March 3, 2008

National Accord in Kenya

Kenya’s reputation for political stability was dramatically shaken by a period of blood-letting and frustration, particularly, but not uniquely, between Luo and Kikuyu, after the Presidential election on the 27th December of 2007. The political crisis following the unexpected re-election of Kibaki was shocking and profound. To avert further disaster some sort of political reconciliation was needed. Under the highly experienced chairmanship of Kofi Annan, until recently the UN Secretary-General, several weeks of discussion have led to the signing of a power-sharing agreement. What is the content of the ‘National Accord’? How successful is the ‘Accord’ likely to be?

The two politicians in dispute were Mai Kibaki, leader of the National Unity Party and Orange Democratic Party leader Raila Odinga. Both men had cooperated in the electoral battle at the end of 2002 to remove the sitting and dominant-party government of President Daniel Arap Moi. The agreement made in the electioneering process failed to hold in the event of government when Kibaki did not appoint Odinga to an executive premiership. Odinga’s frustration increased when the presidential election results were announced and this frustration was popularly shared by other individuals and groups who felt marginalized by an election result that was widely suspected of being tainted. The issues are deep-seated, local and long-term. In the weeks that followed it became clear that under the existing outcome the country was ungovernable (many hundreds of people were killed in the violence and many communities were forced to become internal exiles) that for stability to be restored, some sort of national reconciliation was required. Personal history stood in its way and external mediation and pressure was needed.

Kofi Annan’s task was not easy. He was aided not only by his personal experience and status— he had developed the role of Secretary-General as one of high-level diplomacy— and by pressure from the international community. Even then, he forced the pace by suspending the talks near the end when it looked as if there would be no positive outcome. The international community, including the United Kingdom, made it clear that some sort of internal deal was essential to continued regime recognition and financial support.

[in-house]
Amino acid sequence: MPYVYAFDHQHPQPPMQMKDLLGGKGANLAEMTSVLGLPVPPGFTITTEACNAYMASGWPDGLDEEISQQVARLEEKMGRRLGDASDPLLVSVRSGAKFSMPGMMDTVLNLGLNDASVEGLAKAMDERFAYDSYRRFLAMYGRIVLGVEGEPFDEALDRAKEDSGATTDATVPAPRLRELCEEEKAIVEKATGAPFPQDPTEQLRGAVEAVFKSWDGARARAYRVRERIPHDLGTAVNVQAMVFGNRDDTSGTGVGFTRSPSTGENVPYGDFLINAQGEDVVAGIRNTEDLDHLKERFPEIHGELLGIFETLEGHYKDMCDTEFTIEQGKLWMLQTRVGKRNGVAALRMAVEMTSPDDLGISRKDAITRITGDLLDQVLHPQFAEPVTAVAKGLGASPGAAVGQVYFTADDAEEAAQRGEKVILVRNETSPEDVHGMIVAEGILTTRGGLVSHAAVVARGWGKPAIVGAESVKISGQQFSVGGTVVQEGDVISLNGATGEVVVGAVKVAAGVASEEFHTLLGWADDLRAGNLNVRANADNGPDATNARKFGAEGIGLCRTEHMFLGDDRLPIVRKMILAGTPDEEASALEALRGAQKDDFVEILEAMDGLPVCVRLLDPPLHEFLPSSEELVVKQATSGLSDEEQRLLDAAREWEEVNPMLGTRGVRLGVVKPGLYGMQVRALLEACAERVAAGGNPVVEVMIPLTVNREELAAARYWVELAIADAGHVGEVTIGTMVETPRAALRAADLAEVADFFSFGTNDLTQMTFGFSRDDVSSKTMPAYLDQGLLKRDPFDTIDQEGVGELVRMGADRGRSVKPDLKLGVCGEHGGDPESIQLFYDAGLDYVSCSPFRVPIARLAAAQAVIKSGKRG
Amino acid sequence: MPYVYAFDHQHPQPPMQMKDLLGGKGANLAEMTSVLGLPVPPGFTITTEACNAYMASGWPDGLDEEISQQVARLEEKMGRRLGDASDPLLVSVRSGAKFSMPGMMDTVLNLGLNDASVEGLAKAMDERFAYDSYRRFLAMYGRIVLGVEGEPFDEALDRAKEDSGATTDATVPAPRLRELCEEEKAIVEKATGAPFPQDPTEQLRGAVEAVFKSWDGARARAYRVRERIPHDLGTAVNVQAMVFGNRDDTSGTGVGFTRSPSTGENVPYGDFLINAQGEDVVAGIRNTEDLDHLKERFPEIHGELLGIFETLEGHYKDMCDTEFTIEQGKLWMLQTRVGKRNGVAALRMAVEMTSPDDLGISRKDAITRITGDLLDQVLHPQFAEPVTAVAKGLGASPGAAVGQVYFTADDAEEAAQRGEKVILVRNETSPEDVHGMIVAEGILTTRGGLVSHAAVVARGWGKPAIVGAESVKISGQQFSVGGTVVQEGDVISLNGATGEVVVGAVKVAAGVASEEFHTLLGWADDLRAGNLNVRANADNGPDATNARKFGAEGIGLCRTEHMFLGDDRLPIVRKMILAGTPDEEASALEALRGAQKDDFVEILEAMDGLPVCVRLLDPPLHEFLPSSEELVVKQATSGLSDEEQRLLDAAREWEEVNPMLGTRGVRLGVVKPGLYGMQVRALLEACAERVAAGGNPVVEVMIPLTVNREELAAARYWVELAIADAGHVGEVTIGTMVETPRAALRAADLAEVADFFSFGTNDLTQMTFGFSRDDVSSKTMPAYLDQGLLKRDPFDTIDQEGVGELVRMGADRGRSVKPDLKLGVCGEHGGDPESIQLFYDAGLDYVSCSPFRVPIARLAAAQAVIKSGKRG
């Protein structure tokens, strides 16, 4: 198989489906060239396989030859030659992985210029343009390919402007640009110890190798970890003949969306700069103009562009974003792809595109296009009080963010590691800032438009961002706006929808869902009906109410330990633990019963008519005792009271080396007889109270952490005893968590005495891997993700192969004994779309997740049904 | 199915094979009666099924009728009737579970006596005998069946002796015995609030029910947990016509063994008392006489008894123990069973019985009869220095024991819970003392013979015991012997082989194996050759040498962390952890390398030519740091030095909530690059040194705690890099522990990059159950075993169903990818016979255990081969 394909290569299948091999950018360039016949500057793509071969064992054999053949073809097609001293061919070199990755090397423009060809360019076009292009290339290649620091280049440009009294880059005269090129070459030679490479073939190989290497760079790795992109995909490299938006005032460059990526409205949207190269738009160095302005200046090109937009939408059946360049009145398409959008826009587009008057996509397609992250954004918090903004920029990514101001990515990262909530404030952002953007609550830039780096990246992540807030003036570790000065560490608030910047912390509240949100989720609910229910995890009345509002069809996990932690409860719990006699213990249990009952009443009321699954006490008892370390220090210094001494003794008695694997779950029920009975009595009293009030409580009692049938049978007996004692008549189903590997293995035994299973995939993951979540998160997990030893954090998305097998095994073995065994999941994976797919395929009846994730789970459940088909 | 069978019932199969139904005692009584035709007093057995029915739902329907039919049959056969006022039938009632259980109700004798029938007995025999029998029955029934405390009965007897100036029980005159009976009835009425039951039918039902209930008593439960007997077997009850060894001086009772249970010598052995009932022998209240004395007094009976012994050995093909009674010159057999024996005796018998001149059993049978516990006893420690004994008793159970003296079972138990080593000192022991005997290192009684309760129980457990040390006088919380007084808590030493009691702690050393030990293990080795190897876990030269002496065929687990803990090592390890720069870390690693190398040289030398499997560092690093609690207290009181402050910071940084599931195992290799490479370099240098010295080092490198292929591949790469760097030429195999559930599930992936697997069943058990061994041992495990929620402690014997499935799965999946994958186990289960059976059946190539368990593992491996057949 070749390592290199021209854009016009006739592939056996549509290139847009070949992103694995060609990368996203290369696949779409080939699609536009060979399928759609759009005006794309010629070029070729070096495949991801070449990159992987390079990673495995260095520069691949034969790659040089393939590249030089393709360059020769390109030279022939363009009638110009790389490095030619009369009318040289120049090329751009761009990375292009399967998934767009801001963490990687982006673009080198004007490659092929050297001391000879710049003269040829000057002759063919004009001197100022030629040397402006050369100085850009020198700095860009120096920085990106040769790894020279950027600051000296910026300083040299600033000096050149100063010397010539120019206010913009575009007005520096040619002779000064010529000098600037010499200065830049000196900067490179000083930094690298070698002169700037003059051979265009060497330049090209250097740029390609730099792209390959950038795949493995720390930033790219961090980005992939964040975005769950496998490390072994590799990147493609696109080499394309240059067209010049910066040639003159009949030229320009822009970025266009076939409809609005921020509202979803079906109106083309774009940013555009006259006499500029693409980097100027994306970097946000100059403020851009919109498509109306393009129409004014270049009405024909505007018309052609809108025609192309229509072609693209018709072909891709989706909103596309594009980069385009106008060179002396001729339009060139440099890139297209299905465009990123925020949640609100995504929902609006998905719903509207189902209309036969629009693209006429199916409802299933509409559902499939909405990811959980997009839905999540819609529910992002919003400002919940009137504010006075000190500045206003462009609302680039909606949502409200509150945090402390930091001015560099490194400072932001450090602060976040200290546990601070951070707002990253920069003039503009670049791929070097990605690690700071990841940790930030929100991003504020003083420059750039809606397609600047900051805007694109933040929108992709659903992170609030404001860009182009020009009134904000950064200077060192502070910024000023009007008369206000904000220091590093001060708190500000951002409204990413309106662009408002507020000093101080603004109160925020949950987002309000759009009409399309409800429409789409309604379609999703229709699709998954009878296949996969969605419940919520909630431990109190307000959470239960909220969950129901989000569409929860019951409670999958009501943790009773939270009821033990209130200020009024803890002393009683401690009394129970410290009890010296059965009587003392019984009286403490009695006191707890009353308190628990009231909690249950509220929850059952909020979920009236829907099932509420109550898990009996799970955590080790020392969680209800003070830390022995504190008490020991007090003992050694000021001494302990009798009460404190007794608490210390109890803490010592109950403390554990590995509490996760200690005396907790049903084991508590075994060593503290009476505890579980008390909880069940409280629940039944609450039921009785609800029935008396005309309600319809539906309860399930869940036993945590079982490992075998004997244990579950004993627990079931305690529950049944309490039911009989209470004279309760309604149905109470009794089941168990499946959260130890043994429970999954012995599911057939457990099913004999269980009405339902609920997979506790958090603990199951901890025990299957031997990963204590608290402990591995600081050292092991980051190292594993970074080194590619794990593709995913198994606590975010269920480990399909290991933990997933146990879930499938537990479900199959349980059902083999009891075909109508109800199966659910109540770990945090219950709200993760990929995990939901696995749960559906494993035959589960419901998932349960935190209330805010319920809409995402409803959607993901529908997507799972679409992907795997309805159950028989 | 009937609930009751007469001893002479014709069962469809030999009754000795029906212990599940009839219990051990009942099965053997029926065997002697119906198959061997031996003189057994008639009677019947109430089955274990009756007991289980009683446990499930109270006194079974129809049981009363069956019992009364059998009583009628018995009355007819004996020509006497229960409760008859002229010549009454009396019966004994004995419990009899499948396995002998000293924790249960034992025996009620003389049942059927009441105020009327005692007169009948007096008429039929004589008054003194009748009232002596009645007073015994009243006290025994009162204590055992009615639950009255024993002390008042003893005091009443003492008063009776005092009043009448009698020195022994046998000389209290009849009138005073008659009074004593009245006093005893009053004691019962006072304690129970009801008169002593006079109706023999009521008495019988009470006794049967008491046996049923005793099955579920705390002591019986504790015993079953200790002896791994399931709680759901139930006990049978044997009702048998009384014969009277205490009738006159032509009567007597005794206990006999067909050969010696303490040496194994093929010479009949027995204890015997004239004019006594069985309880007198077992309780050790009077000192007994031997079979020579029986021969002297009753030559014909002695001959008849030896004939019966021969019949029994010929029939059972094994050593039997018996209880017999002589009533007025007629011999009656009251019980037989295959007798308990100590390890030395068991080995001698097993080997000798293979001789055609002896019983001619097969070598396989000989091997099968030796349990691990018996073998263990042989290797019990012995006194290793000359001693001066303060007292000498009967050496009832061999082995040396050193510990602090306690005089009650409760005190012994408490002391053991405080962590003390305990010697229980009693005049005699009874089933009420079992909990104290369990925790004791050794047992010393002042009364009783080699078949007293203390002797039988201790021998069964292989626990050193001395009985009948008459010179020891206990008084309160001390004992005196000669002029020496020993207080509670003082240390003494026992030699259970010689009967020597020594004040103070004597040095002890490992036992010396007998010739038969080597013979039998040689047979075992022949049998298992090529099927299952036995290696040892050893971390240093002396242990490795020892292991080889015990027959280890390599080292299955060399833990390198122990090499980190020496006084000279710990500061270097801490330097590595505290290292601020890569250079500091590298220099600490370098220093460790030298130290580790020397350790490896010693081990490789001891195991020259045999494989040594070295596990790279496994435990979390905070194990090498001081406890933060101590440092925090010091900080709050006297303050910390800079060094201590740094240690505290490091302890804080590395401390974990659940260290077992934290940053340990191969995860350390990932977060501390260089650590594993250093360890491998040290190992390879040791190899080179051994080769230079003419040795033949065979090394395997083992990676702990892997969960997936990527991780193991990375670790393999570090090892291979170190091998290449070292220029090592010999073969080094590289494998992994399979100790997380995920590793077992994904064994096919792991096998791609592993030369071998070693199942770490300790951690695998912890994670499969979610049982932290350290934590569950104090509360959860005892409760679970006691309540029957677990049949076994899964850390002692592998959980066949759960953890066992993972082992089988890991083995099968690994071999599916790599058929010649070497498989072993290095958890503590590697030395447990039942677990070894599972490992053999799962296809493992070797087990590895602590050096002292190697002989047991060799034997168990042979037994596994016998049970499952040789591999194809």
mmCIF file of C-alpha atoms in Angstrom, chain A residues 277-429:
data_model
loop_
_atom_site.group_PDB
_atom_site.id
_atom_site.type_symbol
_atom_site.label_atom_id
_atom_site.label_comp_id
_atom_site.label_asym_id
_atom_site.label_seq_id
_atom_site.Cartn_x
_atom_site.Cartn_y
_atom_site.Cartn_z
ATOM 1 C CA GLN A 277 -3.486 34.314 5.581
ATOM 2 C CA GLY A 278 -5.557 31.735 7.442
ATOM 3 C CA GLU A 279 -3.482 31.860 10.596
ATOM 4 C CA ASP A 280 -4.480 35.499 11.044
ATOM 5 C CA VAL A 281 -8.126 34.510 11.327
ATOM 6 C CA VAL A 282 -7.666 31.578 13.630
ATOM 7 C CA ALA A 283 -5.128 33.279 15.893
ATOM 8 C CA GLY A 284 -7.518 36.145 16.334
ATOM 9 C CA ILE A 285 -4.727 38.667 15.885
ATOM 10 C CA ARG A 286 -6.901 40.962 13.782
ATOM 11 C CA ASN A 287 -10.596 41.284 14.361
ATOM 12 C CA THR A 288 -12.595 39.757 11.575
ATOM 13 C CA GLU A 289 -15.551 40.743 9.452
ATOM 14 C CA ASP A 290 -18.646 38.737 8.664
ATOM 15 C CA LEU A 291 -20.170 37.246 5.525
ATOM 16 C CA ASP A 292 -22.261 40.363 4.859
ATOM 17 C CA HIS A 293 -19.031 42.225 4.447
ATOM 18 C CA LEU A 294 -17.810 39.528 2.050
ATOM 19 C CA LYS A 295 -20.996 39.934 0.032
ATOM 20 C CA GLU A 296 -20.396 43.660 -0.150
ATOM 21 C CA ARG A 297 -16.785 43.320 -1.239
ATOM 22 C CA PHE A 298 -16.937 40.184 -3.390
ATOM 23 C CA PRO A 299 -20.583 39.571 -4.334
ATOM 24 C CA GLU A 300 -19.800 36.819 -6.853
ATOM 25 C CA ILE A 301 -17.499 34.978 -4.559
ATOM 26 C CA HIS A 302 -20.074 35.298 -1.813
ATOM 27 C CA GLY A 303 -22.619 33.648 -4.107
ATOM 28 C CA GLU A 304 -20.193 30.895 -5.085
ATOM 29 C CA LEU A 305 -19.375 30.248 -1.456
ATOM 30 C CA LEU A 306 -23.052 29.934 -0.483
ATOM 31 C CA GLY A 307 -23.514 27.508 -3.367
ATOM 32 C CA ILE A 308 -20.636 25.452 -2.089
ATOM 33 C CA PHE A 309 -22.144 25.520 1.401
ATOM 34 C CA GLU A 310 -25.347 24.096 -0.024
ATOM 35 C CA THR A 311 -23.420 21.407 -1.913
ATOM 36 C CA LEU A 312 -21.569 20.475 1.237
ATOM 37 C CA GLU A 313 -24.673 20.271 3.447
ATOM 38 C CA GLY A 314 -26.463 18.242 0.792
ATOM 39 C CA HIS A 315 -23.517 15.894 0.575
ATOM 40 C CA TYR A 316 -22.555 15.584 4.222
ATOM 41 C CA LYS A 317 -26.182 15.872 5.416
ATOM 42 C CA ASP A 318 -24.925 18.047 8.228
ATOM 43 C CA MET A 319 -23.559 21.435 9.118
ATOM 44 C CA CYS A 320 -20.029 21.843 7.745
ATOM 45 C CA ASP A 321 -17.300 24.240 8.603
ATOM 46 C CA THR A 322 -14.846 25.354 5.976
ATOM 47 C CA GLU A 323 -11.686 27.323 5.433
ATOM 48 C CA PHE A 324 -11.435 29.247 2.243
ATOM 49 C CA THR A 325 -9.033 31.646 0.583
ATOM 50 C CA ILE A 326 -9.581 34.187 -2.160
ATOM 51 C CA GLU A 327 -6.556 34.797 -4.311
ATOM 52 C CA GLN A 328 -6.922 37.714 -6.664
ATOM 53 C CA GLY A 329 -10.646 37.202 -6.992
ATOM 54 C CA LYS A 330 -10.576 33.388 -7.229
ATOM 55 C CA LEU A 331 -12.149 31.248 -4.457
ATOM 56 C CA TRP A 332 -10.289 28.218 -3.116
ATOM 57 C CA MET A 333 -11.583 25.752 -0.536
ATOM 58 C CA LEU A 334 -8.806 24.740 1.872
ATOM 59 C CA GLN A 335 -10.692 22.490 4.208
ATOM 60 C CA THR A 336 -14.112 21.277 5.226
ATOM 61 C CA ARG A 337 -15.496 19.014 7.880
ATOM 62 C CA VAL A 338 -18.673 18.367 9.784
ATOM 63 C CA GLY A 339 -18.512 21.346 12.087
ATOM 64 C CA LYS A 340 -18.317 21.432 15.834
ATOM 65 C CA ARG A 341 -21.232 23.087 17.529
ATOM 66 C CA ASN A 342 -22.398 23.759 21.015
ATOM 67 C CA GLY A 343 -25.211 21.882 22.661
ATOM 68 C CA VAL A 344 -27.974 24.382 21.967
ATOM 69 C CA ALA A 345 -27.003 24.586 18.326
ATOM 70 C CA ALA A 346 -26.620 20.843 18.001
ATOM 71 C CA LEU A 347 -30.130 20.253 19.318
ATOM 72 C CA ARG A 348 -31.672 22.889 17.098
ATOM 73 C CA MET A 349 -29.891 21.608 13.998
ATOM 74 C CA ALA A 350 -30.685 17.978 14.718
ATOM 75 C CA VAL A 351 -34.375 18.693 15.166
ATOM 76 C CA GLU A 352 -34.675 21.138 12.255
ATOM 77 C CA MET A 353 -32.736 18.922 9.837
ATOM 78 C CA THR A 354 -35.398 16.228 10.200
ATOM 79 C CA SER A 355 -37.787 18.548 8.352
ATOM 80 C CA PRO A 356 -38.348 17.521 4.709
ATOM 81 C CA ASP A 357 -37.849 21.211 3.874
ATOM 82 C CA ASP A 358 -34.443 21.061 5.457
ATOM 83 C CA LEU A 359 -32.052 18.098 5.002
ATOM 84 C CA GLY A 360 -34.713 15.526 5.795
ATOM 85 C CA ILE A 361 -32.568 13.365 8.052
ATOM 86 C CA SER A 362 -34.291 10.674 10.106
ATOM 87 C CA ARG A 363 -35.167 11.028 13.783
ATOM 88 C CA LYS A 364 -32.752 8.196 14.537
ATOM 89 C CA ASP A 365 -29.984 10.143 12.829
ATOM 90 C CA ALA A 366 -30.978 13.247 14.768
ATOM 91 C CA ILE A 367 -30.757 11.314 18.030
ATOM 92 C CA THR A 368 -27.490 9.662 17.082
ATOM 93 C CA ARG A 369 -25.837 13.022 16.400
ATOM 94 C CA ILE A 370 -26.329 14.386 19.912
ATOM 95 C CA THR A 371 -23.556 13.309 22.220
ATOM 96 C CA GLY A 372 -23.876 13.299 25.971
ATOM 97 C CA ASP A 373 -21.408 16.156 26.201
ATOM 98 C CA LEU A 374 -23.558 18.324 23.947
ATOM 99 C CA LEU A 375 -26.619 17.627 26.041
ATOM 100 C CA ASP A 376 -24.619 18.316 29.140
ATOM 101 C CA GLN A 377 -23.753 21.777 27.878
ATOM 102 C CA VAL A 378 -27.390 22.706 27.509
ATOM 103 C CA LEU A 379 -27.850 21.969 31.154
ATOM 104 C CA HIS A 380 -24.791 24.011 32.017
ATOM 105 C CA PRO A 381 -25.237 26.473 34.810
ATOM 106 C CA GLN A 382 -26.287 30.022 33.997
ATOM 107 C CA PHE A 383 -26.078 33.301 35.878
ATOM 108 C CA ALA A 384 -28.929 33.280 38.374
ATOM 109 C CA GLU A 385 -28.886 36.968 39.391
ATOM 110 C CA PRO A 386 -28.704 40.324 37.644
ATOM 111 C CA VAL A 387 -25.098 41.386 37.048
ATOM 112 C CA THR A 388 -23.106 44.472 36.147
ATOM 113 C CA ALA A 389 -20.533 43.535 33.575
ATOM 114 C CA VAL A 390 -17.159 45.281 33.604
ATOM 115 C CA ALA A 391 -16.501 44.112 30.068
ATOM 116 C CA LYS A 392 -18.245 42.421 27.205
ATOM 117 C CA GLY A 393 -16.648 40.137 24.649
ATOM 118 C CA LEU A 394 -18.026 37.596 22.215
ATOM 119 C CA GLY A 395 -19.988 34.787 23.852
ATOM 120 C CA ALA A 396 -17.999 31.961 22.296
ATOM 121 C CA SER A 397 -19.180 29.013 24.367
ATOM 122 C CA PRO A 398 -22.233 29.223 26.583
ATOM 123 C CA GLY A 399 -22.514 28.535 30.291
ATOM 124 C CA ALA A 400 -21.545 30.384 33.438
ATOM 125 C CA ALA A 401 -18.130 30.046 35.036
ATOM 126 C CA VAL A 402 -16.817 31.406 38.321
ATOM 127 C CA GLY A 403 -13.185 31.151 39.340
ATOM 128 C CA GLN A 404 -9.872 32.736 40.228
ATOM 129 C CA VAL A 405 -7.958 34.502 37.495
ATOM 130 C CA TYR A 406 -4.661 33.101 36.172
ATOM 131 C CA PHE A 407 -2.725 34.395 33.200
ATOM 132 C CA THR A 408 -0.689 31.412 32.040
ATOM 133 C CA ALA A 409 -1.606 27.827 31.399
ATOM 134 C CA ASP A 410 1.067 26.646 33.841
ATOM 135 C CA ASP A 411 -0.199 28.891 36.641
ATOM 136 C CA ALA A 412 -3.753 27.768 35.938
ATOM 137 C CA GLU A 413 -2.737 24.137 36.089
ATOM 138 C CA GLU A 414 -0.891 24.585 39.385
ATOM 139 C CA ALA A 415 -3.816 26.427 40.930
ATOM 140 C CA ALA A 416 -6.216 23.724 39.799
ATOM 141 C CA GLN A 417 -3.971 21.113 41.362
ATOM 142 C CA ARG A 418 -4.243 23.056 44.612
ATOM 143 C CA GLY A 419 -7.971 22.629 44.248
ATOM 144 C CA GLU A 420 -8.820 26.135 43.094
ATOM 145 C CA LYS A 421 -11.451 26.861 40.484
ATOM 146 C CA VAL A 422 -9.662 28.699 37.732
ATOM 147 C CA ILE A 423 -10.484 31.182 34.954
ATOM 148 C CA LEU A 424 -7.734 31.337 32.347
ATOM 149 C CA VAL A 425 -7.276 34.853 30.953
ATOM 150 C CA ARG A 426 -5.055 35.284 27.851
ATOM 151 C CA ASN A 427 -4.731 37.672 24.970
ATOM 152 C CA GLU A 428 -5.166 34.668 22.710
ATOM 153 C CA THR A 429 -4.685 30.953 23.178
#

The deal is based on the principle of power-sharing. Kibaki remains as president. A newly devised executive premiership will be taken it is presumed by Odinga but the constitutional principle will be that the post will go to the leader of the main party in the parliament. Two deputy-prime ministers will be appointed from parliament by the key members of the coalition government. The cabinet will be balanced out amongst the members of the coalition. Some of the elements of the agreement were there in embryo after the 2002 elections.

This is certainly a good outcome. The problem is with its stability. Odinga, a more radical figure than the ‘establishment’ Kibaki, has reasons to be suspicious given the history over the past five years. The accord still has to be approved of by the National Assembly though it has already been greeted with approval by many Kenyans. The National Assembly will meet on the 6 March. Internal political and social wounds will need to be healed by careful talking—the mood of the National Assembly will be significant in this respect— as well as by policy-development. Internal agreement will be re-enforced by external agreement. A Donor Conference, to be hosted by the UK, will put together a financial package that will assist with the development of policy programs to tackle land reform and regional and inter-ethnic inequalities. If stability is to be restored and international investment to continue, this deal needs to hold.